Freiberg, level on points with Leipzig and Bayern, would offer a Leicester-style fairytale if they lasted the pace and, with Leipzig already among their victims, they’re the biggest success story so far. But the feeling remains that Bayern’s next managerial move (assuming Hansi Flick is indeed only standing in until early 2020) may have deep repercussions for everyone. Enter Mauricio Pochettino… and perhaps an eighth successive Bundesliga crown? — Nick Ames
Paris Saint-Germain’s domestic campaign so far is easy to summarise: dominant against the big clubs (4-0 win against Marseille, 1-0 at Lyon) and lacking focus against smaller teams, with three losses already against Dijon, Reims and Rennes. Whenever Neymar and Kylian Mbappe have been absent due to injury or suspension, Angel Di Maria has been the star, though Mauro Icardi has also had a big impact. PSG are already eight points clear at the top. Game over.
Of the teams that could have potentially pushed PSG this season, Marseille are the only ones where they should be. They have lost as many times as the Parisians (three) but have let themselves down with four disappointing draws this season against winnable opponents. Nevertheless, Andre Villas-Boas is doing a good job considering the financial restrictions he has to deal with and the absence of his best player, Florian Thauvin, injured since the start of the season.
For Lyon and Monaco, it has been a rollercoaster as usual. Lyon sacked manager Sylvinho in October after a terrible start. To replace him, the club hired Rudi Garcia, who was pushed out at Marseille three months earlier. Lyon fans aren’t happy and the results haven’t improved much. Monaco picked up where they left off last season. After a torrid start, they have four wins in their last five games and lie 11th. The main reason is the performances of Wissam Ben Yedder (nine goals) and ex-Leicester forward Islam Slimani (five goals, eight assists) up front.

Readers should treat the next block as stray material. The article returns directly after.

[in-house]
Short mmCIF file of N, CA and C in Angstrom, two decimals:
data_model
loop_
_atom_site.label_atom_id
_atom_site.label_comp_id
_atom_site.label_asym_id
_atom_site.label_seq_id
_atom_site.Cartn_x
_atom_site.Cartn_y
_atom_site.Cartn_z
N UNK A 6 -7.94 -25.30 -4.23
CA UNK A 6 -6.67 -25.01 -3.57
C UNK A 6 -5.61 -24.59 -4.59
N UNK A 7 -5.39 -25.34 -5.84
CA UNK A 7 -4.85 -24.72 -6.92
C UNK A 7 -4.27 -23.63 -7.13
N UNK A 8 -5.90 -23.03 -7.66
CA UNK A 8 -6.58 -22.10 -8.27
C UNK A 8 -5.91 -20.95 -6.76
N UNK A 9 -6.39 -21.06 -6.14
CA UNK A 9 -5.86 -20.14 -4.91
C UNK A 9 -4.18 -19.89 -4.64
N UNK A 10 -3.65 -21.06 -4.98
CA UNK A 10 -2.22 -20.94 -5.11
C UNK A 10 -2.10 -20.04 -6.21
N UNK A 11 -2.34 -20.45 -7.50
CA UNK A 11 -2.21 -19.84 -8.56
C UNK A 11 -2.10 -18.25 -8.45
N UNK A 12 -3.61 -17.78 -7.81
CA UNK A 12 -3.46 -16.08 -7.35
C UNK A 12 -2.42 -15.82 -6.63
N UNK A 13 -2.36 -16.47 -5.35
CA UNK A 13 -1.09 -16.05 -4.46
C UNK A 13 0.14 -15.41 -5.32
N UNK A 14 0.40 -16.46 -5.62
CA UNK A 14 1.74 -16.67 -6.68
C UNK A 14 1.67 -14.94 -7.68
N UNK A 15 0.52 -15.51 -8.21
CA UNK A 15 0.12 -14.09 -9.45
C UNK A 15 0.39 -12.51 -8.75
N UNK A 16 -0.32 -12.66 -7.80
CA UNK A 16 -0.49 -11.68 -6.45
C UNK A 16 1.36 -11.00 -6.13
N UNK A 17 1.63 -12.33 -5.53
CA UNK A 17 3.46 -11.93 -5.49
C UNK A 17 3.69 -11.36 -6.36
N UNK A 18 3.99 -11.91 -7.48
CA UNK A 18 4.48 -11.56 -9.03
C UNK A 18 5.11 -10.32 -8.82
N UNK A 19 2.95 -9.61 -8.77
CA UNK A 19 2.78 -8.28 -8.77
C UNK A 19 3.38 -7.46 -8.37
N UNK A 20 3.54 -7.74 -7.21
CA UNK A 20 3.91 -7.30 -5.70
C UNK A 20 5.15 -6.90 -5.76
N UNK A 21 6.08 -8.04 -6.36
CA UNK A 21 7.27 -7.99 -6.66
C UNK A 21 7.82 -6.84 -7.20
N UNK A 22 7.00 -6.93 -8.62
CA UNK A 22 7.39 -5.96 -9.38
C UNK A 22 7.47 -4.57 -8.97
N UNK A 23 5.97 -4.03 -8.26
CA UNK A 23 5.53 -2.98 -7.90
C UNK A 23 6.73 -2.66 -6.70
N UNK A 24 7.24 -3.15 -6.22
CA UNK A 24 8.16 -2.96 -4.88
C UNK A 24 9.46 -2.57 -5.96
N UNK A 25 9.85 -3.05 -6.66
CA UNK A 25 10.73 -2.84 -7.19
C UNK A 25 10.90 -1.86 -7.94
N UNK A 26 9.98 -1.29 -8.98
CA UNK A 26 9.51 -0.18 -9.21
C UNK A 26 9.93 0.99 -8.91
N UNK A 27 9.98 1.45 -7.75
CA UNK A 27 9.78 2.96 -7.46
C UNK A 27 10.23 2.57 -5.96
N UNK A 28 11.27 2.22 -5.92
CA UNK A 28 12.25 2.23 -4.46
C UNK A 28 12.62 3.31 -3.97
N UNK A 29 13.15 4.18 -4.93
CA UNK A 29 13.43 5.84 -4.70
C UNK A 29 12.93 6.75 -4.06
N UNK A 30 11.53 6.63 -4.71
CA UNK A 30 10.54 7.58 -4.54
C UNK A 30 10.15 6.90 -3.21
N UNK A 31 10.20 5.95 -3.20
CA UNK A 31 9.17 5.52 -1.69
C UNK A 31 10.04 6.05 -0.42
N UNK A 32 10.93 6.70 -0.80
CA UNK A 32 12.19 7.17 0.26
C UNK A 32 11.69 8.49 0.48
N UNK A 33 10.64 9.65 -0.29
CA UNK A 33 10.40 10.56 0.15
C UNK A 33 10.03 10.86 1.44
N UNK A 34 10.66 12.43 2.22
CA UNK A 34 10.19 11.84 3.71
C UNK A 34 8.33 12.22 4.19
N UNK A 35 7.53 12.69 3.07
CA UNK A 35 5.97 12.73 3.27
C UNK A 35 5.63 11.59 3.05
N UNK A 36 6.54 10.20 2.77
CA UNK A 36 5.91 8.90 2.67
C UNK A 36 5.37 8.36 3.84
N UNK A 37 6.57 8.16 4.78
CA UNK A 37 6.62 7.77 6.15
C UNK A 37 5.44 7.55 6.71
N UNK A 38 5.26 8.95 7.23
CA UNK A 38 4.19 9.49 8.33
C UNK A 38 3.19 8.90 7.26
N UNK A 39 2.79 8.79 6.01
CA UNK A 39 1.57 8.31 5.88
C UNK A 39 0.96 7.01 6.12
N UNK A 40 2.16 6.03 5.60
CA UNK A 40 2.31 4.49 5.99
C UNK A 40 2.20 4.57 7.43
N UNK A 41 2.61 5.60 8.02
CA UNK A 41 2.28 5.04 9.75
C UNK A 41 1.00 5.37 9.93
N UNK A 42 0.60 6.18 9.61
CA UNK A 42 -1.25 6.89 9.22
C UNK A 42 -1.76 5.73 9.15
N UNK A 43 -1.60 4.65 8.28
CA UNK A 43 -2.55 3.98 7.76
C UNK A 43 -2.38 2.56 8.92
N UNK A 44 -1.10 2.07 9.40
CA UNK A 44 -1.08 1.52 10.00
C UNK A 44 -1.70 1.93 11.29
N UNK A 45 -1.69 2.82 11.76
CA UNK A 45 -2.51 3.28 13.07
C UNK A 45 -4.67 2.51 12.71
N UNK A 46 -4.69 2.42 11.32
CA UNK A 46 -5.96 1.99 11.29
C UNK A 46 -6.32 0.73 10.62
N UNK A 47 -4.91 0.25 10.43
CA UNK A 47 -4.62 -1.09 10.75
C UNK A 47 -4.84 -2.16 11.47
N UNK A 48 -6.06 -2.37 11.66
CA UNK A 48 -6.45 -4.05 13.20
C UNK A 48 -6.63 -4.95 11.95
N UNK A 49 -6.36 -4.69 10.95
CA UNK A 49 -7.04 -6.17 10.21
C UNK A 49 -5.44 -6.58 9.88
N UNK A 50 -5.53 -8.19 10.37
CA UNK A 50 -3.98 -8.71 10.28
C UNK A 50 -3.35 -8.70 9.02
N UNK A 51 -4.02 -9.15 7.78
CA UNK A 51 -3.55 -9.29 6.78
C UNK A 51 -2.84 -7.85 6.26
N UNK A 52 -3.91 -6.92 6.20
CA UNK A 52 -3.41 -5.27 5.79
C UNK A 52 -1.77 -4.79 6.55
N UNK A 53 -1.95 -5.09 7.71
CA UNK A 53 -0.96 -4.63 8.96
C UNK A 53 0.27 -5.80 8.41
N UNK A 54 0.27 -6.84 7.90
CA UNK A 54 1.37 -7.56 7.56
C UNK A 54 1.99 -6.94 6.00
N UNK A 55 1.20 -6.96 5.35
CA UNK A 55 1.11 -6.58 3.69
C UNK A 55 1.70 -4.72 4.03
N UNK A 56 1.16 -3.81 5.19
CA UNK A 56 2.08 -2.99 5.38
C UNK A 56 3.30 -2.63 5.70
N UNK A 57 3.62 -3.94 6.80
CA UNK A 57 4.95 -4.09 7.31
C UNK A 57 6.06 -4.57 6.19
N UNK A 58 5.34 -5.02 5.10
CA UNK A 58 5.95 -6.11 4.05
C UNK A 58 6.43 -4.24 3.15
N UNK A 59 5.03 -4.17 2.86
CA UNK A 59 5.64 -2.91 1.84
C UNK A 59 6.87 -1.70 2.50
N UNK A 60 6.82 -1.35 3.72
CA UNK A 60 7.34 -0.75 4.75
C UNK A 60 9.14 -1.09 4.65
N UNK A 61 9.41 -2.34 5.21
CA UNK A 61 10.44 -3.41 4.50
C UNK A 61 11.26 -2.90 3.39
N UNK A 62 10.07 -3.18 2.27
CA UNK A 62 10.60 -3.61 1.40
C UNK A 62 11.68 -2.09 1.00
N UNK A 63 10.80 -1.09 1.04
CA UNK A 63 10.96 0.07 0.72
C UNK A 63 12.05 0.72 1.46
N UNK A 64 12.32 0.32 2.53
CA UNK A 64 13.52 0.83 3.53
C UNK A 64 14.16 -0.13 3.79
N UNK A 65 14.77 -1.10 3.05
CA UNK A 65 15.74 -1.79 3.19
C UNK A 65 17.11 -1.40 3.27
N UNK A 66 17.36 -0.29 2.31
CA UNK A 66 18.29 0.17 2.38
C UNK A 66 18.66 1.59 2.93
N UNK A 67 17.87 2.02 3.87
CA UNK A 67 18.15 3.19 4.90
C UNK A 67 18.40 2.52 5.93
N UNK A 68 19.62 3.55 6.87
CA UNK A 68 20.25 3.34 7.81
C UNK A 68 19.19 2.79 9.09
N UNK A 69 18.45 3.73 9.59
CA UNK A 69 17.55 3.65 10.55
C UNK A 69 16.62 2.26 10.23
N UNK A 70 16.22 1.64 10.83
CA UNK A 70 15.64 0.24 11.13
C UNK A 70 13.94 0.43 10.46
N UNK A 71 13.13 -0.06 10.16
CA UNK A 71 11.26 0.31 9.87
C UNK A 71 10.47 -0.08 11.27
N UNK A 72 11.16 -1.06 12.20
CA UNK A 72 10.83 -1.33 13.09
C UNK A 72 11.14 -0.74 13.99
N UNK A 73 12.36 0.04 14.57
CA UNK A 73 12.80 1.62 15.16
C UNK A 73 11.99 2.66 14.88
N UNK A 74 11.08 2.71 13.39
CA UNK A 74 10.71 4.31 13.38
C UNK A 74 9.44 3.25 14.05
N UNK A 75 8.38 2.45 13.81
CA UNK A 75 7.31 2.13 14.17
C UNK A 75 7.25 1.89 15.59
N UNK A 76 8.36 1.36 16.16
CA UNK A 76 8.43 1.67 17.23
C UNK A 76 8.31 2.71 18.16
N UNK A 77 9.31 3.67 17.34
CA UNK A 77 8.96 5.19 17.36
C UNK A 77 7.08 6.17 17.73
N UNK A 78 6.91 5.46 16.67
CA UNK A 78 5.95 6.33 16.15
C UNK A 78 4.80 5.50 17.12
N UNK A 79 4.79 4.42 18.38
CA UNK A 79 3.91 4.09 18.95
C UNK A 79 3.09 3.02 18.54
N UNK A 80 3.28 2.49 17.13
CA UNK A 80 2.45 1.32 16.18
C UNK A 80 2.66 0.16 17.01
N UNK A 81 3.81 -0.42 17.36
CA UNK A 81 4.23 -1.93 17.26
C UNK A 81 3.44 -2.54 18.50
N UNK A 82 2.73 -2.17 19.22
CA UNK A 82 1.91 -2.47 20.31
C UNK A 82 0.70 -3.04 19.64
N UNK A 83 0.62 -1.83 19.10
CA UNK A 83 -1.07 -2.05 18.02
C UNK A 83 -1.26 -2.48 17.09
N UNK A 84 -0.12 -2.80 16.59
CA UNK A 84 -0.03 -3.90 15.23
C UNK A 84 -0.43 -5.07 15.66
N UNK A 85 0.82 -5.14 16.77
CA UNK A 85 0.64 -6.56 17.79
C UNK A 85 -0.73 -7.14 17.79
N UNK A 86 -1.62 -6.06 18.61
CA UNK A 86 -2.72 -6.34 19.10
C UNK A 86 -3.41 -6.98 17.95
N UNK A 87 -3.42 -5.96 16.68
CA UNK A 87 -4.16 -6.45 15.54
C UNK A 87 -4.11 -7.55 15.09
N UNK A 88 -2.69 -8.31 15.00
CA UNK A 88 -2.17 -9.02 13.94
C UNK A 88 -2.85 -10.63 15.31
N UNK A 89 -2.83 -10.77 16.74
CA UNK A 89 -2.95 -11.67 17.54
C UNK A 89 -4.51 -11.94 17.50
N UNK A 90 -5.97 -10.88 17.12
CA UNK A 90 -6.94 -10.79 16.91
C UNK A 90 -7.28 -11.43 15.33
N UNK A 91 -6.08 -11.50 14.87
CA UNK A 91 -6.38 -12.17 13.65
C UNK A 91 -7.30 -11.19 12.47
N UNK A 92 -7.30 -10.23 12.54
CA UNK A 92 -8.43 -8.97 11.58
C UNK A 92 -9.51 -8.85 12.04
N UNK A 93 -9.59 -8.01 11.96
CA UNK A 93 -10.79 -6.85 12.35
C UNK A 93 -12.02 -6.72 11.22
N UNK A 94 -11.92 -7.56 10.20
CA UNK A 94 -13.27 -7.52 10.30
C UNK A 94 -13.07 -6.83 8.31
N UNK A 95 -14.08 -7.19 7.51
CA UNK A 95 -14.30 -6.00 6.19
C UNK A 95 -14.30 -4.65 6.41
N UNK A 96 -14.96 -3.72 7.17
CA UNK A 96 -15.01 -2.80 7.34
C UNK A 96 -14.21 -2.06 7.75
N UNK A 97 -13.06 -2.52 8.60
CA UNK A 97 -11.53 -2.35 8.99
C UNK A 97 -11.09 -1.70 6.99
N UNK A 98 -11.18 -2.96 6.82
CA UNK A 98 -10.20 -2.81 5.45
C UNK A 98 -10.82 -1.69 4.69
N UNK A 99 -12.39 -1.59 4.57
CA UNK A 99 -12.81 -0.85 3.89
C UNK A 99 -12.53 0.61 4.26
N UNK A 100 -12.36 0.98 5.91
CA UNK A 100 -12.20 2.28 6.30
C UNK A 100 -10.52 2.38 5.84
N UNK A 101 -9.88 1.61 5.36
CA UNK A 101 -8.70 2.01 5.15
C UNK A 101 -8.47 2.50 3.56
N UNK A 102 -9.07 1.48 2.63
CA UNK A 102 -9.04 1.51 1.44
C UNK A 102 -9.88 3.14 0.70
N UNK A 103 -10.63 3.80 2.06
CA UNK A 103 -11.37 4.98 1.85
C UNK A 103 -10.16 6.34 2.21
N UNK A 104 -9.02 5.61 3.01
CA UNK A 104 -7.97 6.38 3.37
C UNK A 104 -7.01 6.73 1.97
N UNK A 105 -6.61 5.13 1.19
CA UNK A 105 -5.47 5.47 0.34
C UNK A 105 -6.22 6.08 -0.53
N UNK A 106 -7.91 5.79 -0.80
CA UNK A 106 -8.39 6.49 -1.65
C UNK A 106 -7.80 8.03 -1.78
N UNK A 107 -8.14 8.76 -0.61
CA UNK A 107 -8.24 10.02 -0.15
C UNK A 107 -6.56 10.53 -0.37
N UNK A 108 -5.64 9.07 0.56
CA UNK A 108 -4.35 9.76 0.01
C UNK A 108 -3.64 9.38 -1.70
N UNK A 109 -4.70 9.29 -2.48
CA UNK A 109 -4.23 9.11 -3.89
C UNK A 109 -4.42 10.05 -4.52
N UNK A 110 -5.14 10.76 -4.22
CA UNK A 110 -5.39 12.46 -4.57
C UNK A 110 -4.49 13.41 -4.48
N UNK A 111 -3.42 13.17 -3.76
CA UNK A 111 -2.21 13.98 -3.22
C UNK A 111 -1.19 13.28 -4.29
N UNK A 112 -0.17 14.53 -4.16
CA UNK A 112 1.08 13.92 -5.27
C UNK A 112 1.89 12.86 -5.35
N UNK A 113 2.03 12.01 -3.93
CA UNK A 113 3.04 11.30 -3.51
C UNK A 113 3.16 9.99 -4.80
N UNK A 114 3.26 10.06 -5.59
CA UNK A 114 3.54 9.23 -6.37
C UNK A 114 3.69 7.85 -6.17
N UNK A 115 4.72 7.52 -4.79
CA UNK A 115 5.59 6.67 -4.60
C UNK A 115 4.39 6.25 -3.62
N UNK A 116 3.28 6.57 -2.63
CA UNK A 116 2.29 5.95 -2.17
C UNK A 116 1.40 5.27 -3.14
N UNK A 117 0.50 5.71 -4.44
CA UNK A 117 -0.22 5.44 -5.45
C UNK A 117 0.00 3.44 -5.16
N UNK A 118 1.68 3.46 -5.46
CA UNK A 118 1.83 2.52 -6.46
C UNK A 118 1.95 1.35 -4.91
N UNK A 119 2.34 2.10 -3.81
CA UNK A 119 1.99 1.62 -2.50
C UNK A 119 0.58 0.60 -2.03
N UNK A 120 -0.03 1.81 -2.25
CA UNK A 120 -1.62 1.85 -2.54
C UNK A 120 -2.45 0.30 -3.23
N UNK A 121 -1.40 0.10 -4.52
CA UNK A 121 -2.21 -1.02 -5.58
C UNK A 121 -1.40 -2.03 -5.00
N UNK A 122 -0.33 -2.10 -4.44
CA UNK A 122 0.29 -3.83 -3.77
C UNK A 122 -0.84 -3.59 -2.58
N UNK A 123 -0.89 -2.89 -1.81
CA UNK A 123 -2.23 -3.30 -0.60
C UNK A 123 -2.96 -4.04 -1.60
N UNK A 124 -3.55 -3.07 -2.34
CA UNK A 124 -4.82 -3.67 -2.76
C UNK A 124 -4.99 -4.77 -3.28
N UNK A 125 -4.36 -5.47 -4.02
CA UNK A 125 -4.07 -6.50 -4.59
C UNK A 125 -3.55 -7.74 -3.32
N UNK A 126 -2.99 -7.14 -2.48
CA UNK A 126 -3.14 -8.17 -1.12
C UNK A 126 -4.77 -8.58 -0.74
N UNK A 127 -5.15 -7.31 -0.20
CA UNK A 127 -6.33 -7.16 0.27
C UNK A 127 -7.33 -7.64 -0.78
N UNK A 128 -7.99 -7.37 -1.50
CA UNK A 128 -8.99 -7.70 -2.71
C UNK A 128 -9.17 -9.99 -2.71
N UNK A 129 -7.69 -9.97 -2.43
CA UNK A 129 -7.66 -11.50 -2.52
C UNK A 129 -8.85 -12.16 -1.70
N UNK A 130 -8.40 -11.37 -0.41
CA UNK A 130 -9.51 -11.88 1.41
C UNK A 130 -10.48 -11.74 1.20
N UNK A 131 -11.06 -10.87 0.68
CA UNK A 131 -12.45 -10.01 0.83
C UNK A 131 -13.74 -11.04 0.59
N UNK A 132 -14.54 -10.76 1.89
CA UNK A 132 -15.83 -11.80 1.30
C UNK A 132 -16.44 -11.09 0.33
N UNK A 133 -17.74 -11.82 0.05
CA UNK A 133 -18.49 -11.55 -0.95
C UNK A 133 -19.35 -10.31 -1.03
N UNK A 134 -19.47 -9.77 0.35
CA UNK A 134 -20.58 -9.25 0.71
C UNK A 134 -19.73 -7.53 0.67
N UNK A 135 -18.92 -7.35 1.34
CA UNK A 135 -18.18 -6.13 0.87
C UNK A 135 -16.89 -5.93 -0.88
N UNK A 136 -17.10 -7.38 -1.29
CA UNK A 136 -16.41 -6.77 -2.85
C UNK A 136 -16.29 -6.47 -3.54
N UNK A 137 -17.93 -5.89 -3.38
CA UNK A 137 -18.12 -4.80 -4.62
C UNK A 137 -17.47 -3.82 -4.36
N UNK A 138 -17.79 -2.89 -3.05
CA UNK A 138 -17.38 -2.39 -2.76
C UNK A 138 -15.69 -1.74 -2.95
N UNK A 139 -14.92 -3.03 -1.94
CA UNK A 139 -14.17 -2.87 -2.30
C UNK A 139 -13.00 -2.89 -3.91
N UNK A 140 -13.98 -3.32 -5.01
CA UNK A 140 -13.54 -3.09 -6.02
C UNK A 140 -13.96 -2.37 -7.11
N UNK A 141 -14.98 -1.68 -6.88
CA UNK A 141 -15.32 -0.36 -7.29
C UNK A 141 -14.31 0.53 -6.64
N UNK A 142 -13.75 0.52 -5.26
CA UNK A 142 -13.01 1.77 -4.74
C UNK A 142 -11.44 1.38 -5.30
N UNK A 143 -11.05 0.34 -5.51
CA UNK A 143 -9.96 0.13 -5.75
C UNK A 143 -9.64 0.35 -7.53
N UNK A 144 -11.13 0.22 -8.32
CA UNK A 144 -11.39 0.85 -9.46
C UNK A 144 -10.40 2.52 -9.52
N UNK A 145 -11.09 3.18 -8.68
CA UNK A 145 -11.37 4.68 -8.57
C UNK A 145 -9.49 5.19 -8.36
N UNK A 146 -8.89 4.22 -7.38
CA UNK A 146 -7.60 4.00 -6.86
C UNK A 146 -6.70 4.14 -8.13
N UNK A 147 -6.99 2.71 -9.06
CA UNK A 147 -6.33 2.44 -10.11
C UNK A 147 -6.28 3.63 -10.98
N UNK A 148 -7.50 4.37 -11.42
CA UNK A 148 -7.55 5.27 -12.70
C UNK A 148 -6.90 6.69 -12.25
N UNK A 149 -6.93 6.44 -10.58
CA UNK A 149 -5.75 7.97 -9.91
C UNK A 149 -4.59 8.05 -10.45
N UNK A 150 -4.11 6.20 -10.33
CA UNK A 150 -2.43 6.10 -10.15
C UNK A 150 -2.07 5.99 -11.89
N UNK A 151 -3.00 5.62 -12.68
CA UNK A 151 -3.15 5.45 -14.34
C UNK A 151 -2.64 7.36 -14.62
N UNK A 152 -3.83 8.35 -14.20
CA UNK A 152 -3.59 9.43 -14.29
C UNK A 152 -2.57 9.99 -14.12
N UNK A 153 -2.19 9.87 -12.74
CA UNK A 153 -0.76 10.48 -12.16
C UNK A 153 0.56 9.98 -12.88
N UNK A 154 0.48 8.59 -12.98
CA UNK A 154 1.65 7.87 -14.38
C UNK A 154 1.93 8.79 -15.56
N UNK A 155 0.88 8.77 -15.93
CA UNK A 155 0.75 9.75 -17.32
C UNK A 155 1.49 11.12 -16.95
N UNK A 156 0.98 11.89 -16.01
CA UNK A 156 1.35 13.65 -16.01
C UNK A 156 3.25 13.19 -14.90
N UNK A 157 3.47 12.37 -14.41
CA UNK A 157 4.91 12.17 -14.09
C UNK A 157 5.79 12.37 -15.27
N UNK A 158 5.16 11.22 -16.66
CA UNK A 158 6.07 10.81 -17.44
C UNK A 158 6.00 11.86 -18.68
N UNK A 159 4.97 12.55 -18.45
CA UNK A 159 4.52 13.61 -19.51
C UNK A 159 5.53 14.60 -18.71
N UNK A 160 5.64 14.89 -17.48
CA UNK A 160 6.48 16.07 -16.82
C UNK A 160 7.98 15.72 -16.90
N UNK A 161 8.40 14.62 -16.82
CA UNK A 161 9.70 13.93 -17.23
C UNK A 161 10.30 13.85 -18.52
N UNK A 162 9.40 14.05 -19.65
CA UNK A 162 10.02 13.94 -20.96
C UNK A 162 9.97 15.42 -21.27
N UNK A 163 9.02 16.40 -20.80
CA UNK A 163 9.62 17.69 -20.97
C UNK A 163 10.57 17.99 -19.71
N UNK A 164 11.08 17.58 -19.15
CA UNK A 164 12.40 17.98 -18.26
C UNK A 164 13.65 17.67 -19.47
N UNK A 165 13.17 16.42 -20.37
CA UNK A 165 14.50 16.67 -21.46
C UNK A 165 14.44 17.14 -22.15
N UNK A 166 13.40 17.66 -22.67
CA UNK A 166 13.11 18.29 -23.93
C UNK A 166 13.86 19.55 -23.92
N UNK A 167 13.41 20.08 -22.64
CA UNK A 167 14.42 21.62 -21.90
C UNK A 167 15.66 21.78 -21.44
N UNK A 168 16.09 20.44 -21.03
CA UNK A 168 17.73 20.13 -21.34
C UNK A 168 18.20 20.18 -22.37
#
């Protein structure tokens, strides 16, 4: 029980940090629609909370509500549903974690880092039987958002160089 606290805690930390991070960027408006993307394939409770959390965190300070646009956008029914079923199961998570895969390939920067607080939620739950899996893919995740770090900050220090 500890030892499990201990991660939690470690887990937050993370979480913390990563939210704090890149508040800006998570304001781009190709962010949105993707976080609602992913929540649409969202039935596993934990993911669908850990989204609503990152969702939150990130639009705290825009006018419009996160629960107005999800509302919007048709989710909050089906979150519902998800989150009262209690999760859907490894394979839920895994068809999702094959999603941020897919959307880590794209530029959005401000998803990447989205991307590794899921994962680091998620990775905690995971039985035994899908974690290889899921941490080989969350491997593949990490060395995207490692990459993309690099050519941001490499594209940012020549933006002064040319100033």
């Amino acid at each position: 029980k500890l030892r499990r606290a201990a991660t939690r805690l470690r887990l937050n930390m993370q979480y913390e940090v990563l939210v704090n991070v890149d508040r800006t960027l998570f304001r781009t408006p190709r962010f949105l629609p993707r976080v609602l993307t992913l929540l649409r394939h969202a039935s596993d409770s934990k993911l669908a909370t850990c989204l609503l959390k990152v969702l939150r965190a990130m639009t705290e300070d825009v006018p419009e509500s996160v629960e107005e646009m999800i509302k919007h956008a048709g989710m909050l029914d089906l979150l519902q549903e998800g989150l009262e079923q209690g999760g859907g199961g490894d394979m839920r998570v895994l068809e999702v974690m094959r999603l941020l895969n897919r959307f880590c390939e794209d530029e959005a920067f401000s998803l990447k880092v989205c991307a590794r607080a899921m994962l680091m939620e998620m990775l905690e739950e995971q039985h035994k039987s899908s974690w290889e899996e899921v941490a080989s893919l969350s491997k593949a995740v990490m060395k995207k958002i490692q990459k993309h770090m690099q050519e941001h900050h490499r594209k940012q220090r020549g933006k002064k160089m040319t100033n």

The surprise package this season, though, is Angers. Stephane Moulin & Co. are third after some really solid performances early on in the season but have only won once in their last seven games.
In January, Marseille won’t have money to spend which is a shame because with a bit more depth and talent, AVB could do much better. Monaco will definitely invest; they need better defenders and it should be a busy month in the Principality. PSG will only recruit if there is a good opportunity, especially at right-back, while Lyon will want to back Garcia if he asks for it. That said, PSG should again romp to the title despite rarely showing their best form. — Julien Laurens